By Kate Craigie, Senior Commissioning Editor, Yellow Kite & Hodder Non-Fiction
In Order to Live. Yeonmi Park
There are some stories that can only ever be told by one person, someone with a unique experience or insight into a historical moment – the person who was in the room where it happened. For me, these are the first kind of stories that come to mind when someone says ‘memoir’ and Yeonmi Park’s In Order to Live is a perfect example.
Yeonmi Park was born in North Korea, in the city of Hyesan, which is close to the Chinese border. She was brought up under its brutal dictatorship, where paranoia, oppression and famine shaped her childhood. When she was thirteen, Yeonmi and her mother escaped North Korea, but it would be another two years before they reached the safety of South Korea, as they fell victim to sex traffickers in China, before making a dramatic second escape through the Gobi Desert to Mongolia.
There are not many people who can write a memoir when they are in their early twenties, but Park is wise beyond her years because she has endured hardships and oppression – and all-consuming hunger – that are impossible to imagine from our vantage-point. It is a harrowing read in places, but it is also brave and honest and – that incredibly over-used word – inspiring.
Read also: Wild Swans by Jung Chang, I Am Malala by Malala Yousafzai, Educated by Tara Westover
My Name is Why. Lemn Sissay
Some of my favourite memoirs are also manifestos; memoirs with a message. They use personal experience to shed a light on a social issue or structural injustice, and the extraordinary – or even relatively ordinary – life at the heart of them offers context, grounding the book’s arguments in the material circumstances of the memoirist’s lived experiences. Lemn Sissay’s searing memoir, My Name is Why, is one such book.
After a childhood spent in a foster family, and then six years in care homes, Norman Greenwood was given his birth certificate. From it he learned that he was British and Ethiopian and that his name is Lemn Sissay.
As a poet, Sissay brings a lyricism to this memoir that makes it stand out. As he reflects on his childhood, Sissay offers a moving and frank expose of the bureaucratic cruelty and the racism at the heart of the British care system. You cannot read it and come out unchanged.
Read also: The Autobiography of Malcolm X, Natives by Akala, Lowborn by Kerry Hudson, Poverty Safari by Darren McGarvey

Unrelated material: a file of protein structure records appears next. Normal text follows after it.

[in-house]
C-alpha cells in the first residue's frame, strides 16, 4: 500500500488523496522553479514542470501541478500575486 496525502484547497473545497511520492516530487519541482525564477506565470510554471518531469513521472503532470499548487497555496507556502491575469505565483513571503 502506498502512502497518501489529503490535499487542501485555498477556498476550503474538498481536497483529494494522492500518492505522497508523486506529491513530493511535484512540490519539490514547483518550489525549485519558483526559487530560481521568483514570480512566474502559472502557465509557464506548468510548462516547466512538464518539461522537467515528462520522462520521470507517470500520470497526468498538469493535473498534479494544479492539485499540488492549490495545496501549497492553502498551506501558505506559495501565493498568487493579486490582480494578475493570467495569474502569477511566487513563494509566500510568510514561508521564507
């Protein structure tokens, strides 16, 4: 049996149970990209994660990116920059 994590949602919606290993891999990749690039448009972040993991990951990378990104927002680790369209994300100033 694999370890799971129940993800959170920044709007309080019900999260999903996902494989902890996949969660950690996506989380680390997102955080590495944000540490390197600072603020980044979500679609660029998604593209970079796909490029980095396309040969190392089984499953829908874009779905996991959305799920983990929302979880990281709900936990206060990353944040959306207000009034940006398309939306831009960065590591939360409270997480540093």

Uncanny Valley. Anna Wiener
One area of memoir that has been incredibly popular in the last few years is the ‘professional memoir’. Giving us a window into a world that those of us with comparatively unexciting desk jobs rarely get to see – and hope that we won’t get to experience first-hand – memoirs by emergency responders, brain surgeons, forensic psychiatrists and criminal barristers, reveal humanity at its most vulnerable and its most cruel, and expose systems at breaking point.
Perhaps because it opens with twenty-five-year-old Anna deciding to leave her publishing job (ahem) and moving to San Francisco to take up a job at a start-up, one of the ‘professional memoirs’ I most enjoyed was Uncanny Valley by Anna Wiener. I bought this book on the strength of Rebecca Solnit describing it as ‘Joan Didion at a startup’, and raced through its witty, precise and intimate account of working in Silicon Valley. A literary-minded coming-of-age memoir, Uncanny Valley reveals the bullying, greed, sexism and #DownfortheCause fetishization of hyperproductivity that powered the ‘fever dream’ years of the tech industry. Anna is an appealing narrator because she is relatable, a kind of outsider’s insider. (And it makes me really happy to work in publishing.)
Read also: Do No Harm by Henry Marsh, The Devil You Know by Gwen Adshead, The Language of Kindness by Christie Watson
In the Dream House. Carmen Maria Machado
If you read all of the books listed above, you might feel like you understand exactly how memoir works – what it is and what it isn’t. But In the Dream House, the story of a relationship gone bad, completely explodes any ideas about what memoir can be.
Tracing her relationships with volatile women, In the Dream House is a hard book to pin down – constantly shifting perspectives and borrowing from different genres and literary tropes as Machado tries to make sense of the abuse she suffered. Each chapter considers the relationship through a different lens. It’s inventive and beautiful even as it is harrowing, and a propulsive read that stayed with me for long after I read it. It is a testament to what a writer can do when she completely throws out all of the rule books.
Read also: The Argonauts by Maggie Nelson, The Fact of a Body by Alex Marzano-Lesnevich